Anna Faris, You’ve Done It Again
Once again, Hollywood attempts to stir up some nostalgia where there's absolutely none to be found. In a way, Yogi Bear does justice to what was, at best, an unremarkable cartoon series featuring the self-proclaimed smarter than average bear from the Hanna-Barbera stable of cartoon mediocrity.
So it is with much regret that I report that Yogi Bear isn't an insufferable experience but only because it's buoyed by massively lowered expectations. This is neither a good nor memorable movie, but as a live-action film with a couple of CGI-animated bears, it's certainly much less obnoxious than the likes of the bodily function-obsessed Alvin and the Chipmunks and the headache-inducing G-Force. Fortunately for Yogi Bear's audience, the filmmakers have the decency to waste no time with lengthy introductions and, instead, favor a steady pace of broad, slapstick humor rolling with plenty of tolerable goofiness coming from the characters. However, one inevitable downside to any movie centered within a national park is the tendency to misinterpret the film's message as a political one. That's really not the intention here. Yogi Bear assumes to deliver no message; it has merely constructed the simplest of all possible stories around the antics of a bear.
Moving within their characters' previous television confines, Yogi Bear (Dan Aykroyd) and trusty sidekick Boo Boo (Justin Timberlake) spend their days dreaming up ways to steal picnic baskets from families at Jellystone Park. Most of these efforts are successful unless intercepted by Head Ranger Smith (Tom Cavanagh) or his frustrated underling, Ranger Jones (T.J. Miller). Naturally, neither ranger seems to find the concept of talking bears to be a strange one, nor does nature documentarian Rachel (Anna Faris), who enters the scene and immediately captures the heart of Smith (who, until now, may have never met a human female in his entire life). Since the entire movie can't merely feature bear antics and romantic spam dinners, however, the filmmakers toss in the requisite problem that must be solved. Despite Jellystone's scenic beauty, the park's not exactly a moneymaker and regularly operates at a loss, so the city's corrupt Mayor Brown (Andrew Daly) and his brown-nosing Chief of Staff (Nate Corddry) threaten to rezone Jellystone for logging purposes unless Smith can come up with his budget in just one week. A seemingly failproof plan is developed, and Yogi fucks it all up, as expected, so it's up to Rachel and Smith to find a suitably geeky second plan of action.
Yogi Bear was natively shot in 3D, which means it looks better than its post-production conversion counterparts, and this movie also makes the most clever-albeit-gimmicky use of 3D (primarily involving Boo Boo's pet turtle) that I've seen since Journey to the Center of the Earth, which makes sense considering that both films are directed by Eric Brevig. And at least this movie looks good, since we're dealing with a family film that boasts more screenwriters (three) than original ideas. There's the obligatory dance scene, wherein Yogi and Boo Boo shake what their mommas gave them to the tune of "Baby Got Back," but perhaps the only moment that parents should cover their child's ears is when Yogi advises Ranger Smith to urinate upon Rachel as a courting ritual. He does so with the best of intentions.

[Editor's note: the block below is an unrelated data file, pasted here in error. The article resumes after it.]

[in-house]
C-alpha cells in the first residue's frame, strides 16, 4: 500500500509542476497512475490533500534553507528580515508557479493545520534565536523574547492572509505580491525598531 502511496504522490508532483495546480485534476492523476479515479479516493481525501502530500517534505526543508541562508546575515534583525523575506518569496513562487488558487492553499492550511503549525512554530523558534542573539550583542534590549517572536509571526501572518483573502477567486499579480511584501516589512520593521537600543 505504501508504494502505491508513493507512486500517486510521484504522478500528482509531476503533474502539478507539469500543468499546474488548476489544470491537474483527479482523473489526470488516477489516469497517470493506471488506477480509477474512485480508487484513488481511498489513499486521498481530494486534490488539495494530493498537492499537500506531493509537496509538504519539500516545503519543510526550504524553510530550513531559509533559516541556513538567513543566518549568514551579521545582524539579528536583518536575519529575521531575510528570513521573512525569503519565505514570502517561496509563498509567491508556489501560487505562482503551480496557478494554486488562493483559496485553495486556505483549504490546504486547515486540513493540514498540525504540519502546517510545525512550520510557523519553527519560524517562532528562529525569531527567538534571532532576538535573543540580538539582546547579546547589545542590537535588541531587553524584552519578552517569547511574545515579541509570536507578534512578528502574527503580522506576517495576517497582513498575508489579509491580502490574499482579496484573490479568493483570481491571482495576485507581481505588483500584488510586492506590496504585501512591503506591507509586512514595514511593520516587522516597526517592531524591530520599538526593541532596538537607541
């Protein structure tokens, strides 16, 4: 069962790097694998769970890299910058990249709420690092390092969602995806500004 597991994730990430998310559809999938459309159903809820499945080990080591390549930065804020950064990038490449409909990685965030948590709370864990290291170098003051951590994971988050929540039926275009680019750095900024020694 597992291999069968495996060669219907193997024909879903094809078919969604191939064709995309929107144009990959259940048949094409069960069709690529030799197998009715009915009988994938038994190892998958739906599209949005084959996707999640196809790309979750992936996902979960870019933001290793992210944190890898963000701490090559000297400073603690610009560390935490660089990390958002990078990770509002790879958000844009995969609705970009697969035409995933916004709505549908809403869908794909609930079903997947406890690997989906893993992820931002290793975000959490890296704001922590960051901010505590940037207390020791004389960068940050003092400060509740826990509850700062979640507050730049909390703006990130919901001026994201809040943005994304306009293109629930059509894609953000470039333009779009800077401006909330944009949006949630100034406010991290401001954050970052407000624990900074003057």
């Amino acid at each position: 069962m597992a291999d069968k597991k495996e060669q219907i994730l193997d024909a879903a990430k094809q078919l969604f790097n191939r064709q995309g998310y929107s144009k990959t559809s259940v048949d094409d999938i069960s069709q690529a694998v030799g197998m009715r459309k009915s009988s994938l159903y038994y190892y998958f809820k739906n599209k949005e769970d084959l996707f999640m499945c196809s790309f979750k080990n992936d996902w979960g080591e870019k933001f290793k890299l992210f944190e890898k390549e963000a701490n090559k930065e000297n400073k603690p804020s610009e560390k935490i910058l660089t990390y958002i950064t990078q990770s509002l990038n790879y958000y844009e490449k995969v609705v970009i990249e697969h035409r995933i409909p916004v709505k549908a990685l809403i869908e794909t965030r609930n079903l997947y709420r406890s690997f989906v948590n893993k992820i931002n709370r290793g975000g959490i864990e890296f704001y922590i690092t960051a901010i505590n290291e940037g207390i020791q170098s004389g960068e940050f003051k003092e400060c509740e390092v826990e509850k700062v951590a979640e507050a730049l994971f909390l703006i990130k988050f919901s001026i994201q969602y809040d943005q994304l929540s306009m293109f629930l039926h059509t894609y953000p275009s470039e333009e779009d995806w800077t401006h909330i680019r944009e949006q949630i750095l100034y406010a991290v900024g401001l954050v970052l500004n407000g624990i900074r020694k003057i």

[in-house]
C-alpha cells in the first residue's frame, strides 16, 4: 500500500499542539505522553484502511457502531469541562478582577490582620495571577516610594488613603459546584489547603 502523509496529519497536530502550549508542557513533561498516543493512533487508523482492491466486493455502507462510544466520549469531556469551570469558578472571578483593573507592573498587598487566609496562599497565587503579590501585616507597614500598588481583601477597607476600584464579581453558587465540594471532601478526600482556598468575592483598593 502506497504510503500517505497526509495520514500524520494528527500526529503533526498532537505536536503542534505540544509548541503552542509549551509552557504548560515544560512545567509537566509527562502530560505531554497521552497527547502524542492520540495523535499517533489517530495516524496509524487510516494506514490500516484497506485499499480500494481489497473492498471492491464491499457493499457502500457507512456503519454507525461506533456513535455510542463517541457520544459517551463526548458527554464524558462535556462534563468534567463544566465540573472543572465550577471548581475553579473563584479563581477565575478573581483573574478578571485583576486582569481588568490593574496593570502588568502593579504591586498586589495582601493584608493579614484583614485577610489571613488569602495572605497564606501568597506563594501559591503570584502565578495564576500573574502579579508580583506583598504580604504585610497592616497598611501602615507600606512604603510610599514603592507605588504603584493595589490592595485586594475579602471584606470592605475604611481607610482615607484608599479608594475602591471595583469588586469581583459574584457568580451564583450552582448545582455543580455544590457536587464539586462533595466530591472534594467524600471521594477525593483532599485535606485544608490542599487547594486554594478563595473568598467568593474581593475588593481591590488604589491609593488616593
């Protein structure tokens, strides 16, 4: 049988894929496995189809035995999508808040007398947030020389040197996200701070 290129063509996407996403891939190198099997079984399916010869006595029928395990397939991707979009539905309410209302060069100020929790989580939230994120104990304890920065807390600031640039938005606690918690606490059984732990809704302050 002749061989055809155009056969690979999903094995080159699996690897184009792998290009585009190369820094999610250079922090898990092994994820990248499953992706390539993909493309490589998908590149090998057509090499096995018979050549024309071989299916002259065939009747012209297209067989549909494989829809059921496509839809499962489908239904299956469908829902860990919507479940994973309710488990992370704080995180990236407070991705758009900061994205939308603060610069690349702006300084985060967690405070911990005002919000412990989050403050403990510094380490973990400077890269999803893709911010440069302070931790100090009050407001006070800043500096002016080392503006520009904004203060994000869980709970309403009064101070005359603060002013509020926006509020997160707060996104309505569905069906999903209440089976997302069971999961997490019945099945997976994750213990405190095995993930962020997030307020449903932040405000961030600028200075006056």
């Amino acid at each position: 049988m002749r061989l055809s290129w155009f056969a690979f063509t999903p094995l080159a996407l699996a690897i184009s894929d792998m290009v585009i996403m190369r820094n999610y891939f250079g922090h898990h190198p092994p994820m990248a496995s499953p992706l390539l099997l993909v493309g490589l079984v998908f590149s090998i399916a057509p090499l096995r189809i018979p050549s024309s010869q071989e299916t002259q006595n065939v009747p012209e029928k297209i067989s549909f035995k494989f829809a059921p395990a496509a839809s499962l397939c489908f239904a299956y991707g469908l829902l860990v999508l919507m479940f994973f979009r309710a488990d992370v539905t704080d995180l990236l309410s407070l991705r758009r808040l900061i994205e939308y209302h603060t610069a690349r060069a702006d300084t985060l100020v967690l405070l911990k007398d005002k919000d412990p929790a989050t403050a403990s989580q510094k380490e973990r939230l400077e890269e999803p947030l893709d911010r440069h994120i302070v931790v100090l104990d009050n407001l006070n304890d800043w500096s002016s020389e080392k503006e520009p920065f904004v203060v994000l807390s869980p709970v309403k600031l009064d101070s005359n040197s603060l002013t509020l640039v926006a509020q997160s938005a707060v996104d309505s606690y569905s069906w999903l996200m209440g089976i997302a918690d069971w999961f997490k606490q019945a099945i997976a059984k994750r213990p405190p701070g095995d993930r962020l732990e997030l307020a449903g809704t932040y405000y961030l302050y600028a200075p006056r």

While we're chasing our own tails here, let us take a moment to remove Anna Faris from her lofty perch and realize that, just like the case with all of the other crappy movies on her resumé, she's here to serve a purpose. Anna Faris excels in lending a sense of tolerability to less than mediocre material. She's not the goddess that certain people believe her to be, and she'll continue to make really awful movies for the duration of her career. Yet instead of decrying her repeated waste of potential, let's just accept that Faris has been put on this Earth to make lame movies a little bit better for those who watch them. If anything, Faris deserves praise here for convincingly allowing herself to be romanced by the likes of Cavenagh, who appears to be little more than a semi-sentient waxwork. Daly and Cordry are both sufficiently slimy as small-time politicians, and damn Justin Timberlake for making me enjoy his efforts as an actor, even if it's only voice work. His voicing of Boo Boo is adorable and does a lot to distract from the unbearable (sorry, had to go there) wailing done by Aykroyd. For a fairly unoffensive kid's movie, it's rather pathetic that the main character's voice had to ruin an otherwise not-entirely-painful viewing experience. If you're on the fence regarding taking the little ones to see Yogi Bear, the bear himself makes a nice tie-breaking vote to wait for DVD.
Agent Bedhead lives in Tulsa, Oklahoma. She and her little black heart can be found at agentbedhead.com.